Northampton hotel owners appeal after council rules 'eyesore' extension to be taken down
Owners of a Northampton hotel whose 18-room extension was labelled an "industrial eyesore" by residents could be ordered to rip the metallic structure down if they lose their appeal.
Last year the proprietors of Westone Manor Hotel in Fir Tree Walk were given permission to extend the north wing of the former stately home by another floor.
But in March, Northampton Borough Council ruled that the finished structure was taken down after it appeared two floors were added.
The authority said the extension they eventually built was "out of scale and character with the existing hotel buildings" and bore little resemblance to the original plans.
The extension saw 112 people sign a local petition in a matter of days, while 15 nearby residents wrote letters to the council to complain.
Last week, the owners of the hotel once considered one of the town's best venues, launched an appeal against the decision.
Papers lodged with the borough council claim the owner, Harry Sookun, has injected over Â£1million in the premises since 2013 "to create an exclusive ambiance (sic) for guests".
This has included closing the old access point from Ashley Way, creating a new hotel foyer, joining the main building to the annexe and a renovation to both the interior and exterior of the building.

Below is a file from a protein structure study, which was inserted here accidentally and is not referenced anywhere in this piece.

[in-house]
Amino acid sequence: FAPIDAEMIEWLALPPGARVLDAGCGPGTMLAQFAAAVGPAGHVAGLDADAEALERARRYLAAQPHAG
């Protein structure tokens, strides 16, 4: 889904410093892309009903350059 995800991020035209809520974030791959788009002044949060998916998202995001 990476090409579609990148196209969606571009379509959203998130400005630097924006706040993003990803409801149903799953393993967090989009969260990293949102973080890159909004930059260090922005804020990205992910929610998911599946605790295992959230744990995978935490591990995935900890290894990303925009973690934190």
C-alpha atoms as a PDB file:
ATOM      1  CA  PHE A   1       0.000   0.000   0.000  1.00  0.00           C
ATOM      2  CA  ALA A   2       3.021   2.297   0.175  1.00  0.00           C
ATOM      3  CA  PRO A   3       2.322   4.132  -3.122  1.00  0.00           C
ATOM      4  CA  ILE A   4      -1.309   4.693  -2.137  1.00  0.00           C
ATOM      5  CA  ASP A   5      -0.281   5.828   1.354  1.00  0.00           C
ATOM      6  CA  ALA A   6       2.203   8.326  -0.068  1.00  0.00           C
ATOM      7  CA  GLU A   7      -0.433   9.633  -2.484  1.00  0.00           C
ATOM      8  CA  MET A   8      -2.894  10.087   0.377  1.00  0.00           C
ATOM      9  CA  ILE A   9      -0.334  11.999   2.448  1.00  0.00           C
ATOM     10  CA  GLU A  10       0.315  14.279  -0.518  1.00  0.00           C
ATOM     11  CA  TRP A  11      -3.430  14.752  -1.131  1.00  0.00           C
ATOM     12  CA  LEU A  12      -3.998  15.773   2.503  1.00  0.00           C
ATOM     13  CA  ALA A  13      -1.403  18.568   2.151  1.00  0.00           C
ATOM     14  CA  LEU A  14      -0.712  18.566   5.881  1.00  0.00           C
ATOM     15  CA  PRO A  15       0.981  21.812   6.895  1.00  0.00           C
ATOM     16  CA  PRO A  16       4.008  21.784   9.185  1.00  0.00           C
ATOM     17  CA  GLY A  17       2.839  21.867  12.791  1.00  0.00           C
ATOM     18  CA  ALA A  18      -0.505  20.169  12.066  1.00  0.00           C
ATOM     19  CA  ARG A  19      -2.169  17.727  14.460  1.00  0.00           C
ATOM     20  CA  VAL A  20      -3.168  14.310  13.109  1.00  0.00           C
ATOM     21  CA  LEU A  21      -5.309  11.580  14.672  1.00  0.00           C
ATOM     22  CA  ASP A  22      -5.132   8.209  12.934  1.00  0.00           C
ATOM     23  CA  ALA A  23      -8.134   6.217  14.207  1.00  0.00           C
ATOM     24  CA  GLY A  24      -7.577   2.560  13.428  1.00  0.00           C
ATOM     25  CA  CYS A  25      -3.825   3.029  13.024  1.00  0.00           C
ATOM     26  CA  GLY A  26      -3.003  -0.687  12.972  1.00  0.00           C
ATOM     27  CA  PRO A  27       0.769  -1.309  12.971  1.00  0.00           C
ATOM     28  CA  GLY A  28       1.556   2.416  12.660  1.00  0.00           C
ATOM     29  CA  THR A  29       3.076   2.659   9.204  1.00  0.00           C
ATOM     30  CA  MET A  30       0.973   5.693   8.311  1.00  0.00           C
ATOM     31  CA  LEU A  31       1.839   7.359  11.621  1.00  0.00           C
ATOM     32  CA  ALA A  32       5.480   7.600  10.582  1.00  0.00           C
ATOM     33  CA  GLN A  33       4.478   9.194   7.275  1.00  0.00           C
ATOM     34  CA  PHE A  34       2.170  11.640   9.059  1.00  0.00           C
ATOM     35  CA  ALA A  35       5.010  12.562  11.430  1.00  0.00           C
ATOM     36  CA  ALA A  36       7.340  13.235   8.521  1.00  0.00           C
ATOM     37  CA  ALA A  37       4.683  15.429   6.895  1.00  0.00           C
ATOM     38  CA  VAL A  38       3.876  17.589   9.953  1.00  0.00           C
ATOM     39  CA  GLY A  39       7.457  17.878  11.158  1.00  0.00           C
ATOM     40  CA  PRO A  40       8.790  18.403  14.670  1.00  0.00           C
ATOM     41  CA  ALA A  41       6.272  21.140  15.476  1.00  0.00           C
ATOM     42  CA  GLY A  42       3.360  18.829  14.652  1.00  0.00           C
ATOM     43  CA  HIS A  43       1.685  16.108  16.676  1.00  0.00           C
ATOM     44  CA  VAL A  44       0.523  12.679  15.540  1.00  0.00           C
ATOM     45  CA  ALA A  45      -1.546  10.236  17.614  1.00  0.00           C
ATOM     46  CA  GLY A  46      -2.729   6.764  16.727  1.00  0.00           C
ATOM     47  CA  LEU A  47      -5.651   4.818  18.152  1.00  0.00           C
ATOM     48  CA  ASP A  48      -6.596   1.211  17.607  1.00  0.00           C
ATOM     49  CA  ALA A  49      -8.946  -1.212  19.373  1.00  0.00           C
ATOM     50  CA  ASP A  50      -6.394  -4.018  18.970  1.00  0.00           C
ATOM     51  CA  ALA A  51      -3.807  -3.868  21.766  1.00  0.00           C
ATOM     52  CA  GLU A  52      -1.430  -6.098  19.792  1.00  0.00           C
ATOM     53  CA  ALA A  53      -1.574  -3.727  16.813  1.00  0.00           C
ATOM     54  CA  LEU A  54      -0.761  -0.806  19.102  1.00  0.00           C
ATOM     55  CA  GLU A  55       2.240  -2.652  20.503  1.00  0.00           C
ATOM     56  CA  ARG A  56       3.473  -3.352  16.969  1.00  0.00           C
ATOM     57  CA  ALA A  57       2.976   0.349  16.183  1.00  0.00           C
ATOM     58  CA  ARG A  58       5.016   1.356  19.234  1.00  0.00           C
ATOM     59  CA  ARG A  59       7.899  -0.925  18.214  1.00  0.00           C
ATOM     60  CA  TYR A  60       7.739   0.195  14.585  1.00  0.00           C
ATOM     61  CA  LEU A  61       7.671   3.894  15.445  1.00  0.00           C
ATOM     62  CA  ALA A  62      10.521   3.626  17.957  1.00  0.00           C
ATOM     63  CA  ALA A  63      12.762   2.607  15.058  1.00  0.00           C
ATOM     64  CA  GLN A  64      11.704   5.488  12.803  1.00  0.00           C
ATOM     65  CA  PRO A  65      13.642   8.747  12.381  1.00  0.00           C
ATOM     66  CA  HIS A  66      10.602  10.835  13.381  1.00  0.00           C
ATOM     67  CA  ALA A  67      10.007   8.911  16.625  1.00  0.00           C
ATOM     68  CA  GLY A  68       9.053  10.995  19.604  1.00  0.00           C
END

"Since these works, complaints from the local community regarding disturbances from the hotel have reduced substantially," the appeal states.
It also argues the extension to the north wing cannot be classed as an eyesore as it is screened by a row of large fir trees.
It does concede that the eventual extension differed from the originally approved plans by having a mono-pitched roof instead of a flat roof.
This, the appeal states, gives the building the impression of having an extra floor with small windows.
The original Westone Manor hotel was built in 1914 and has had several additions from 1954 onwards.
However, it suffered from decreasing revenues over the years.
The hotel suffered from a lack of investment from the 1960s onwards and, at one point, only 40 of 71 rooms were fit for guests.